Hey guys, there’s a new baby subreddit called Philosophy of Rape that advocates for raping women. Not just advocates, of course, but gushes over it, calls it “Correction”-with-a-capital-C, says that it was historically a corrective action for sluts. I’ll get to the historical accuracy of that statement in a second, because the pure outrage is more important, but the pedant in me wants to debunk that bullshit, too.
As David Futrelle at We Hunted The Mammoth has pointed out, Reddit has doubtless been made aware of this subreddit. They did manage to take down the Fappening subreddit after it came to light that it included child pornography, but I guess that someone actively creating an actual rape subreddit and in so doing using, of course, dangerous, threatening hate speech about 51 percent of the human population is totally OK. I mean, by their rules, it is totally OK, because the only thing that’s not allowed is child pornography. Everything else? Free speech, bro! Keep reading »
During a chat with HuffPo Live on Thursday, comedian Chris D’Elia, who stars in some sure-to-be-canceled show called “Undateable,” decided to weigh in on the Twitter hashtag #YesAllWomen. To recap: the hashtag was launched following last Friday’s mass murder near UC Santa Barbara, which shooter Elliot Rodger justified in a misogyny-drenched, 137-page manifesto and in a YouTube video called “Elliot Rodger’s Retribution.” Twitter was flooded with stories from women of having their personhood violated by men assuming ownership, just as Rodger felt that women owed him sex, love, attention, and adoration, and intended on killing them for not delivering it. These stories illustrated what women fear even if “not all men” engage in those behaviors. While upsetting, it was inspiring to see women of all sorts come together in solidarity to share their stories. Chris D’Elia, it seems, wasn’t as impressed:
“I think that it’s terrible that a lot of these people tweeting about this—using this hashtag—I think that it’s a little bit shitty to what actually happened. I think that what happened was terrible, people died, and somebody’s like, ‘A guy looked at my butt, that’s not cool, #yesallwomen’? I think that that’s kind of rude to the people that lost their lives.”
Keep reading »
The absolute dumbest argument I’ve heard in response to Elliot Rodger’s killing spree last weekend was this: Rodger killed more men than women, so this had nothing to do with misogyny (subtext: So shut your feminist pie-hole).
It takes a lot of logical leaps to make that conclusion when you look at the overwhelming evidence to the contrary, not least of all the fact that Rodger himself explicitly stated that he hated women, that his purpose was to kill as many women as he could, that he felt that women were less than human, that his motivation was that he felt spurned by women. To wit, from Rodger himself: “I don’t know why you girls aren’t attracted to me, but I will punish you all for it.”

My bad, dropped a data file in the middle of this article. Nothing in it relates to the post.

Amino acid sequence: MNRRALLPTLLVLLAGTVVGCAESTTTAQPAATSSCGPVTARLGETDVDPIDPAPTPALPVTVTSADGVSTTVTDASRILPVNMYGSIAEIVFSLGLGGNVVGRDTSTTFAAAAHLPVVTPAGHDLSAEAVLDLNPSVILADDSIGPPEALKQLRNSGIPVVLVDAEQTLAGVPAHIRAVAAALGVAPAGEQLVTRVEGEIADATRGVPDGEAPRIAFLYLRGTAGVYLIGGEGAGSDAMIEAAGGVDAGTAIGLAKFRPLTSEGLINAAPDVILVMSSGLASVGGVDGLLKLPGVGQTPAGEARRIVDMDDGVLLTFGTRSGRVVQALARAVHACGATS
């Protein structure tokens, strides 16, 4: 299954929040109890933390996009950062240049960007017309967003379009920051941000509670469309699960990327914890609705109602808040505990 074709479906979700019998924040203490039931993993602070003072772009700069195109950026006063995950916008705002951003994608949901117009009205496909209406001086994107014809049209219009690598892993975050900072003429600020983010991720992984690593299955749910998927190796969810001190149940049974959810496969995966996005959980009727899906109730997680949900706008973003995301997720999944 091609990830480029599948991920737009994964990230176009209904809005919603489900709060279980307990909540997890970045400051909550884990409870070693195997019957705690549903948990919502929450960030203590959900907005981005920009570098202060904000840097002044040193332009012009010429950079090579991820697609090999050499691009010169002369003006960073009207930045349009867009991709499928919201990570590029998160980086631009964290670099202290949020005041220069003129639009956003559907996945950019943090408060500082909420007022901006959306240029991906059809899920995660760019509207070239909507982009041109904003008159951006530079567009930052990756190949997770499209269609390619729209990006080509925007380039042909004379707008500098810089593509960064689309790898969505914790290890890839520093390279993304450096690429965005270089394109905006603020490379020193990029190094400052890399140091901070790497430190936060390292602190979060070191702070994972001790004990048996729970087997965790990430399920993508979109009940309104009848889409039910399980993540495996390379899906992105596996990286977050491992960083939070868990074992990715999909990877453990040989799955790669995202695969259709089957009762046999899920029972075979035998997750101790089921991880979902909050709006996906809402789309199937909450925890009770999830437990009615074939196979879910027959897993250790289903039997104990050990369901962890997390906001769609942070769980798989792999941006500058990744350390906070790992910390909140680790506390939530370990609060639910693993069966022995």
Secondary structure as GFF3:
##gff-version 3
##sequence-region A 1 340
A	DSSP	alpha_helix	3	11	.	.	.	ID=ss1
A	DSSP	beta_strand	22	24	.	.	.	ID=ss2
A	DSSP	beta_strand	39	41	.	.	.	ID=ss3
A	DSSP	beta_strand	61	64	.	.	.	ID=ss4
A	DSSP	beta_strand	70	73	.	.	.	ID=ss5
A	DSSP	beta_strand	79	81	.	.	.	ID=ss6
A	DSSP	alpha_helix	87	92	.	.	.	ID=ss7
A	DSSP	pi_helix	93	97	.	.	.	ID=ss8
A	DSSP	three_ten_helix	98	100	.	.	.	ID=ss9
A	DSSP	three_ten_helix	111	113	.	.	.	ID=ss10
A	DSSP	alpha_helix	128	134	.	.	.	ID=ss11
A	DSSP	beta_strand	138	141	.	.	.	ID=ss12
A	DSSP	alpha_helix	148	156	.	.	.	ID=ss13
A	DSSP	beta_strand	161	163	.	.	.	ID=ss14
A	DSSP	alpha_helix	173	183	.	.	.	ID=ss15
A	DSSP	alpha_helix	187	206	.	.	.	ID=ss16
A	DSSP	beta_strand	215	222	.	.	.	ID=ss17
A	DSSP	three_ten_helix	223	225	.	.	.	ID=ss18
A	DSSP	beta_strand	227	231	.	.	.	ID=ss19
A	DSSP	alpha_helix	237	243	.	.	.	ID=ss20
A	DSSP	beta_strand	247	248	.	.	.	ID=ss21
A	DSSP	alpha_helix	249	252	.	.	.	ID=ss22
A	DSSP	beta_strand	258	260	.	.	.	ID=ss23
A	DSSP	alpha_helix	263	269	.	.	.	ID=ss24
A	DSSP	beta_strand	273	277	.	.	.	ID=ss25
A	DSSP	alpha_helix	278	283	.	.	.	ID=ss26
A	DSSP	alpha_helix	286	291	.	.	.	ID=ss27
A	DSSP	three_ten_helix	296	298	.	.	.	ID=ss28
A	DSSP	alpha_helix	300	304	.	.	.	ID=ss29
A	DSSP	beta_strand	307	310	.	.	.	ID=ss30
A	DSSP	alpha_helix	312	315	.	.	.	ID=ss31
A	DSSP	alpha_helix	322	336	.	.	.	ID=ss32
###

It’s not important what the numbers are, to me. The ratio of men to women killed or injured is largely circumstantial, and they don’t mean anything anyway, because — despite what a fair number of people apparently believe — misogynists hate men, too. Keep reading »
This morning, a friend of Peter and Chin Rodger, parents of Isla Vista killer Elliot Rodger, appeared on ABC News to read a statement on their behalf:
“We are crying in pain for the victims and their families. It breaks our heart on a level we didn’t think possible. The feeling of knowing that it was our son’s actions that caused the tragedy can only be described as Hell on earth.”
Keep reading »
It feels like the entire Internet is having one big argument about Elliot Rodger, the 22-year-old who murdered six people near the UC Santa Barbara campus before killing himself last Friday.
Did he mostly have a problem with misogyny? Did he mostly have a problem with mental illness? Did he mostly have a problem with a spoiled and entitled upbringing? Is it possible it could be a combination of all of these things?
Like many people this weekend, I read (okay, briskly skimmed — he was not a good writer) his 140-page “manifesto,” “My Twisted World: The Story Of Elliot Rodger,” looking to better understand this tragedy. There’s plenty to unpack there, what with his misogynist, crazy ideas about women deserving to be placed in concentration camps and only used for sex. But what hasn’t gotten quite as much media attention is the area where Elliot Rodger’s misogynistic entitlement and his racist views intersected. Keep reading »